First, I must issue a disclaimer. This is for wonks already immersed in the factor literature. There's lots of inside baseball, assumed terminology, etc., in this one. I explain what I’m doing along the way, but rarely from scratch. If this stuff is brand new to you and you still understand it all you are way smarter than me (you are allowed to find that to be faint praise). There’s nothing more mathematical here than a regression model but there is lots of shop talk. So, if "factor wonk" doesn't describe you, you probably have friends and a social life, so that’s nice, but this piece won't make much sense (consider it even).
Cliff argues that certain well-known classic strategies that have worked over the long term will continue to work going forward, though perhaps not at the same level and with different risks than in the past. He focuses on classic “factor”-type strategies, things like value, momentum, carry and quality/defensive.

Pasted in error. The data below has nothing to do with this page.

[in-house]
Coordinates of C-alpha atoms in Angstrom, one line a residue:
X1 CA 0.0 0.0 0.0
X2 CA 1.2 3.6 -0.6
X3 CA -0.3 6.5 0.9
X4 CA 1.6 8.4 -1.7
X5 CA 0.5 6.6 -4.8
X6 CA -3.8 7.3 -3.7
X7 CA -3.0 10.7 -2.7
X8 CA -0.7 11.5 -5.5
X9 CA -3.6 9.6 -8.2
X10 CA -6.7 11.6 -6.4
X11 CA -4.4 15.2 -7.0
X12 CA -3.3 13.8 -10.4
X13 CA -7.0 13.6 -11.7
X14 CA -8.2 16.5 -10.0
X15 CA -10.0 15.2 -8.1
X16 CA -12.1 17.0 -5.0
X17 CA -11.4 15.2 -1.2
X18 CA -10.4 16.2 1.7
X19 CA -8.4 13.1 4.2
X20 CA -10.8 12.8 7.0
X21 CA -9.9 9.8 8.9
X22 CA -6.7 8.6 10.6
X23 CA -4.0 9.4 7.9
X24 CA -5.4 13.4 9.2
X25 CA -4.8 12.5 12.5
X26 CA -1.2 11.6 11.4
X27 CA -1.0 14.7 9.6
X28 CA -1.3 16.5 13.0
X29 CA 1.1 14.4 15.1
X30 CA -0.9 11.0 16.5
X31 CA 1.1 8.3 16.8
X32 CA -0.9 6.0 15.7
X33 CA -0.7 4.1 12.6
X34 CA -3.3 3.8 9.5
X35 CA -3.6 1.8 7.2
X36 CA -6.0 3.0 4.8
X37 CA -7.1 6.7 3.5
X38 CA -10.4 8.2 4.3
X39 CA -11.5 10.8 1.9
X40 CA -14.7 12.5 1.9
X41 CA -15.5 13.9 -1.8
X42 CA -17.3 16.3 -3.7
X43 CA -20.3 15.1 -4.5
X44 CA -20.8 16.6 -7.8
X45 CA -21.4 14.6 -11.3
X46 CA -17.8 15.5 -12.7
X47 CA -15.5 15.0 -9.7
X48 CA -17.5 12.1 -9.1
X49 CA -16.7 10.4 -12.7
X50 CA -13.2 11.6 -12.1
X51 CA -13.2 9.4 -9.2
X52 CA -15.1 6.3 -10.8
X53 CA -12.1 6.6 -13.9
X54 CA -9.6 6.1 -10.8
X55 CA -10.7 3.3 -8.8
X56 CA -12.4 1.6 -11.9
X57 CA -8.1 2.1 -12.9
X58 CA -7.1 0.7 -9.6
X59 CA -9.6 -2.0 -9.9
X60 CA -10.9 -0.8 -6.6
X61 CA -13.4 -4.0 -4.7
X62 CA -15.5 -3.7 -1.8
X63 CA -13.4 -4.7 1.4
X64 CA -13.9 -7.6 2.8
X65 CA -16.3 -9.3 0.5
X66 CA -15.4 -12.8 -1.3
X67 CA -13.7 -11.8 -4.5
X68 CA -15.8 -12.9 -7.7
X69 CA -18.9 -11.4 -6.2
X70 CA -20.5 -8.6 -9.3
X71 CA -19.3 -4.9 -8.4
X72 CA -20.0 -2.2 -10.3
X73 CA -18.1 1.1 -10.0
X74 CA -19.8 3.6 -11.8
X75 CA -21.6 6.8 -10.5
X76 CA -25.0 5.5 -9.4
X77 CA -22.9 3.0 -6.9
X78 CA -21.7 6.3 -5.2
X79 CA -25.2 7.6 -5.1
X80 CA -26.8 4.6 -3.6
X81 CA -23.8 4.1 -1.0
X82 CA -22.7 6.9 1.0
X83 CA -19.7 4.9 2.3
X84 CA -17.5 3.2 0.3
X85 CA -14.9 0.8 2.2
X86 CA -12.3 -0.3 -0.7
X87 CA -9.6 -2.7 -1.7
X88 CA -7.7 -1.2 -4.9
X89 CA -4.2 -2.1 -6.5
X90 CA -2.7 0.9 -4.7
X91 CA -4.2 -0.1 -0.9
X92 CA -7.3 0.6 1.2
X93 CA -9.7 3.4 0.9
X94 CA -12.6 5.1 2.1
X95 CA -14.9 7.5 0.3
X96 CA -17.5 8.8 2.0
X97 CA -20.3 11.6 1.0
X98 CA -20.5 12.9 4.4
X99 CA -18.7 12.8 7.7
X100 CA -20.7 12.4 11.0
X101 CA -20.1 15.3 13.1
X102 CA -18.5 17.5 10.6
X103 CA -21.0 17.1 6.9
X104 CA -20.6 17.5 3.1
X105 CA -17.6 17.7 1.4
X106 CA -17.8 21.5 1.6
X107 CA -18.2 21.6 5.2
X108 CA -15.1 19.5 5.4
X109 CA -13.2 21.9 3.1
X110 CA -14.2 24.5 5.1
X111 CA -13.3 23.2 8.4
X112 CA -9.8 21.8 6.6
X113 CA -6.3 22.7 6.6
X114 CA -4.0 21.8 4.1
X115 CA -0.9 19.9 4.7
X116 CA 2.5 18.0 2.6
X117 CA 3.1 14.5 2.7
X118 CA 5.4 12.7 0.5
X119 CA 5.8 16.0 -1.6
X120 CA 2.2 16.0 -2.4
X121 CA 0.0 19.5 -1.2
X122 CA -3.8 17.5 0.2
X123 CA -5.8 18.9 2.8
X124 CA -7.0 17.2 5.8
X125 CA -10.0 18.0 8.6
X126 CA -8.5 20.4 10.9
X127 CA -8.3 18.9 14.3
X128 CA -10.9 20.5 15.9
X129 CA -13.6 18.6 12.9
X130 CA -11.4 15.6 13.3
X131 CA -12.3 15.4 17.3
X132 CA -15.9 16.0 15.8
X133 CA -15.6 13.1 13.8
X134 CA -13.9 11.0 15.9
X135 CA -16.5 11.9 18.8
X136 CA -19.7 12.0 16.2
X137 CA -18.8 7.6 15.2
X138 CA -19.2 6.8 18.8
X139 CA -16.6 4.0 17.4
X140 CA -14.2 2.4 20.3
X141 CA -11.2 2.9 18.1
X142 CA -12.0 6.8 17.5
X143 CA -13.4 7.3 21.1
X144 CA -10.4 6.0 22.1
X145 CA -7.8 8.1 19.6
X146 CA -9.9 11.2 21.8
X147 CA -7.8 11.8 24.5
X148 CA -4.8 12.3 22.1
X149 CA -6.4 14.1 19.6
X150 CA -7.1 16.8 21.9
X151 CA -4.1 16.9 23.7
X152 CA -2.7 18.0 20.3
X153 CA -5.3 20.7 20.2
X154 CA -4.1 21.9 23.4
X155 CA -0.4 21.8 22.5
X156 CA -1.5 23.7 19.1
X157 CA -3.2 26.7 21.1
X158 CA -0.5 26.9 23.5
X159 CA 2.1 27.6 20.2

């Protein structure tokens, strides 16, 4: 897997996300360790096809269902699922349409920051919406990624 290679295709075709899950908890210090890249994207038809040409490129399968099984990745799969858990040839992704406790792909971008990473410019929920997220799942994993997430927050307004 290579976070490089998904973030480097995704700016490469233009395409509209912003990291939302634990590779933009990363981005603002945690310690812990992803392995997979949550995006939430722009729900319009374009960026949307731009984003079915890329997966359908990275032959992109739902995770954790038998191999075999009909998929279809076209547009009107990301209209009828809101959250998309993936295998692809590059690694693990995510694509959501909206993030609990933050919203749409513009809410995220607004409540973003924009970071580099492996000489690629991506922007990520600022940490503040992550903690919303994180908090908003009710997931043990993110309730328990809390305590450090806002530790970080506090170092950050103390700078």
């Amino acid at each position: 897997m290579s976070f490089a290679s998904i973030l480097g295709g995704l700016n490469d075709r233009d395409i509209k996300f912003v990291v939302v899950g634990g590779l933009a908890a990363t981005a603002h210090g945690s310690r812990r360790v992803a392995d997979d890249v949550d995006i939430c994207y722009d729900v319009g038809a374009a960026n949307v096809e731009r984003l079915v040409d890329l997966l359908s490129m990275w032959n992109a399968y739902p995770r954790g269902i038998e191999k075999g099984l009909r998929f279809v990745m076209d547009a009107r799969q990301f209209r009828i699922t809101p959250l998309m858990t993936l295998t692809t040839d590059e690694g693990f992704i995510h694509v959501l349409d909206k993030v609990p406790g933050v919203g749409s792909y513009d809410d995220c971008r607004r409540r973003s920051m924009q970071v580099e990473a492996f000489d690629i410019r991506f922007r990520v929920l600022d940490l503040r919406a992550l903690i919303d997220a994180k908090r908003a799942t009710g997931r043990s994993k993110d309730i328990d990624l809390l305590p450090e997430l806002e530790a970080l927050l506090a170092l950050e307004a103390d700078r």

In its normal form the small firm effect is, on a host of dimensions, weak to possibly nonexistent. Once adjusted for quality exposure it is real and spectacular.
If you’re still hawking the story that the original results of Fama and French, Jegadeesh and Titman, Lakonishok, Vishny and Shleifer — and even yours truly and others — were the result of data mining, you have been completely defeated on the field of financial battle, and you must stop.
I’m taking a break from the factor timing wars to demonstrate something really important – that hockey’s New York Rangers not winning the Stanley Cup from 1940-1994 was a greater achievement (“achievement” being, you know, really bad in this context) than baseball’s Chicago Cubs not winning the World Series from 1908-2015. Besides a break, it’s also a nice math/probability reminder about looking at everything, not just headline numbers that seem applicable to investing. Furthermore, it’s apropos now as my New York Rangers just got eliminated from the hockey playoffs (after a very sad effort versus the Penguins) extending their latest, now 20+ year streak of no Cups, while the Cubbies are among the early favorites for this year’s World Series.